A historic rest stop with waterfalls, a short hiking trail, and an intersting history.
On the Southern edge of the Mountain Bridge Wilderness Area, literally just off South Carolina’s Highway 11 or the Cherokee Foothills Scenic Highway, is the roadside park known as Wildcat Wayside. It is a small park, only about 60 acres, but it contains 3 waterfalls, a cascade, a short 8/10’s of a mile loop trail, and some interesting history you can learn about from informative signboards. The lowest waterfall is viewable from the road making it a very accessible and enjoyable location for everyone.
Originally referred to as Greenville Wayside Park when it was built in the 1930’s by the Civilian Conservation Corps, Wildcat Wayside was an experimental area established by the National Park System to serve as “convenient short-time stopping places for the motoring public”. There were six such wayside parks established in South Carolina. Greenville Wayside Park was turned over to the state in the early 1940’s and has since become known as Wildcat Wayside named after the creek that flows through the middle of the park.
Wildcat Wayside is located on Highway 11 between the turnoffs to Jones Gap State Park and Caesars Head State Park. You can’t miss it as you drive by on Highway 11 as there are usually a good bit of people there and there is always a vendor selling boiled peanuts in the parking area. There is also a big sign on the hill to the left of the creek. The parking area for Wildcat Wayside is long but this area is very popular so it can become crowded on hot summer days when people wade in the pool at the base of the lower waterfall. It is also literally on the highway so slow down and be careful as you approach and look for a parking spot. There are no restroom facilities on site.
While it may not look like much from the road, Wildcat Wayside hides a few interesting gems in the forest that are definitely worth checking out. Immediately you can view the lower Wildcat Branch Falls which is level with the road and located at the far right side of the parking area, just to the right of the park sign. It is a beautiful 20-30 foot waterfall that flows into a large yet shallow crystal clear pool. With paths leading down to the pool at the base of the falls, it is a very inviting area that makes you want to kick your shoes off and dip your feet in the cool mountain water. For many people, this is enough and they are content to hang out at the lower falls. However there is a short trail that leads to additional waterfalls and areas of interest.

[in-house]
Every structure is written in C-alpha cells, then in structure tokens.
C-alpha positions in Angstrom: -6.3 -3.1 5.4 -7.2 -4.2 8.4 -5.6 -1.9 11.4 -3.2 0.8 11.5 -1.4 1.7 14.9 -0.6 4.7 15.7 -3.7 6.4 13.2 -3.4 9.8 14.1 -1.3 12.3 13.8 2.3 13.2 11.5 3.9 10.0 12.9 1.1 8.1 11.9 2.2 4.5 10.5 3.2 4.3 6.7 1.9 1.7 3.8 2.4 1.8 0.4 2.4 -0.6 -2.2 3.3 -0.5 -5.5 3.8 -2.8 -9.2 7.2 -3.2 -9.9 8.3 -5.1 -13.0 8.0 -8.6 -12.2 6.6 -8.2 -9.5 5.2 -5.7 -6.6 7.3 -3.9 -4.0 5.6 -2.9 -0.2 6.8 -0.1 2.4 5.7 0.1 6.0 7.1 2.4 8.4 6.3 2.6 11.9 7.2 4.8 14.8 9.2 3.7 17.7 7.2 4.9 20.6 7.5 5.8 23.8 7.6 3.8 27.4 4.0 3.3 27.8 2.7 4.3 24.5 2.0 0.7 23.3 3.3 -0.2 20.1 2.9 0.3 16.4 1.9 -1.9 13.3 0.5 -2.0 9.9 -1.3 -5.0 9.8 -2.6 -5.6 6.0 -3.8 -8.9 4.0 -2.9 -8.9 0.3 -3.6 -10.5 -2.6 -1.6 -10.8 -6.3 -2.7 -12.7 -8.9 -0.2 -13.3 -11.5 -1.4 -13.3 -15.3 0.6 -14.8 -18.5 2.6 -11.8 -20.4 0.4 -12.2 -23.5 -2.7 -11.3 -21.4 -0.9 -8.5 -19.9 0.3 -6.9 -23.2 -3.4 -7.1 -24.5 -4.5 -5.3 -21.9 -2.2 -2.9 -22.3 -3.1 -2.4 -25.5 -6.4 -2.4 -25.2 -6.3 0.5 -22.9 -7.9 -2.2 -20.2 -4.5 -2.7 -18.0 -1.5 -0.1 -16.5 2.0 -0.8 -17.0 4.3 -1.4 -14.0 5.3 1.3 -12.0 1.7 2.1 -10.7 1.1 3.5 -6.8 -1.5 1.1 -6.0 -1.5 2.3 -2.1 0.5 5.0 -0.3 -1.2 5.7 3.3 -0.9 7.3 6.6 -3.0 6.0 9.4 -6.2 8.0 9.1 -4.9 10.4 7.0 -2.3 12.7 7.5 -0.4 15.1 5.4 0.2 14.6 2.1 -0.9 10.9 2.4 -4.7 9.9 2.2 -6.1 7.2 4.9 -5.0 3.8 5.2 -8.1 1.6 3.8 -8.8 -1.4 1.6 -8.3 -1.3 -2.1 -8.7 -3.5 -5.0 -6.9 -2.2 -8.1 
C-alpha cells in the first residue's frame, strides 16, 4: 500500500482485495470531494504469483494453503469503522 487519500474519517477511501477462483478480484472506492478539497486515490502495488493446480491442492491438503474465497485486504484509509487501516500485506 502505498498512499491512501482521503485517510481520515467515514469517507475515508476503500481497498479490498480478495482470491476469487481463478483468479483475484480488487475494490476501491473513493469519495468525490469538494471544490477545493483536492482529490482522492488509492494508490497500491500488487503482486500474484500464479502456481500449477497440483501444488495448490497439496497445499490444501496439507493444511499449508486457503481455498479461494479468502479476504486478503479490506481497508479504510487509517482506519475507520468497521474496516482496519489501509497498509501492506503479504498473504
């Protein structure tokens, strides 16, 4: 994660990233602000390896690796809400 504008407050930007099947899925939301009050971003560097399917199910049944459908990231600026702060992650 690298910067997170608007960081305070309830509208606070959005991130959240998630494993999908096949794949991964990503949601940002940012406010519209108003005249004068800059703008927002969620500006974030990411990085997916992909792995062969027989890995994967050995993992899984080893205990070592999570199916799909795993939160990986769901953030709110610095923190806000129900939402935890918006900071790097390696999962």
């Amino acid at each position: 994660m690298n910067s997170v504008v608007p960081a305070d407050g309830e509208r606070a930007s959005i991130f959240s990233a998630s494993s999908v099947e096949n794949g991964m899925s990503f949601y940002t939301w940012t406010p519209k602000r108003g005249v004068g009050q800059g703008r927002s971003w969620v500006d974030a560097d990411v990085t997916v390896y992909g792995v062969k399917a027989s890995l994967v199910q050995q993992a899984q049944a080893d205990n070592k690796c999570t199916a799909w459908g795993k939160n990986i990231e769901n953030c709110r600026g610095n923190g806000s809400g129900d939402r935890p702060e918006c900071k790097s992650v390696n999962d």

If you want to hike the short loop trail, take the stairs on the left that lead to the middle falls which is directly above the lower falls. This short 8-10 foot waterfall, in our opinion, is the beauty of the group. It too has a large shallow pool at the base where the trail crosses over Wildcat Branch before heading up an additional set of stairs on the right side of the creek. There is also a signboard with a map and information about the park that you can checkout before following the yellow blazed trail further up the hill.
The trail levels out for some time after the stairs and leads to an old chimney and foundation along with an informative signboard that explains the concept of the Wayside Parks. This area used to be a picnic shelter for motorists.
The trail continues to the right of the foundation where fairly quickly you encounter another signboard and the loop part of the trail. Head up the stairs to the right where you will wander through the forest for a time and forget how close you are to the busy Highway 11 which is less than a 1/2 a mile from where you are trekking now. The walk is pleasant and the trail is well maintained and marked. As you reach the top part of the trail you will encounter a small cascade that may only be a trickle of water during dry periods.
Continuing on the trail you will soon reach upper Wildcat Branch Falls which is a 100+ ft cascade that flows down the exposed granite wall. This can be very impressive during periods of high water flow but will be significantly reduced during dryer periods. Either way, the short hike and beautiful scenery are always nice to enjoy.
When you have finished enjoying the upper falls, continue on the trail as it parallels the creek back to the start of the loop. Head right when you complete the loop, to enjoy the lower falls once more as you walk safely back to the parking area. Stop and get yourself some boiled peanuts for the drive home and be safe as you pull away from the parking area.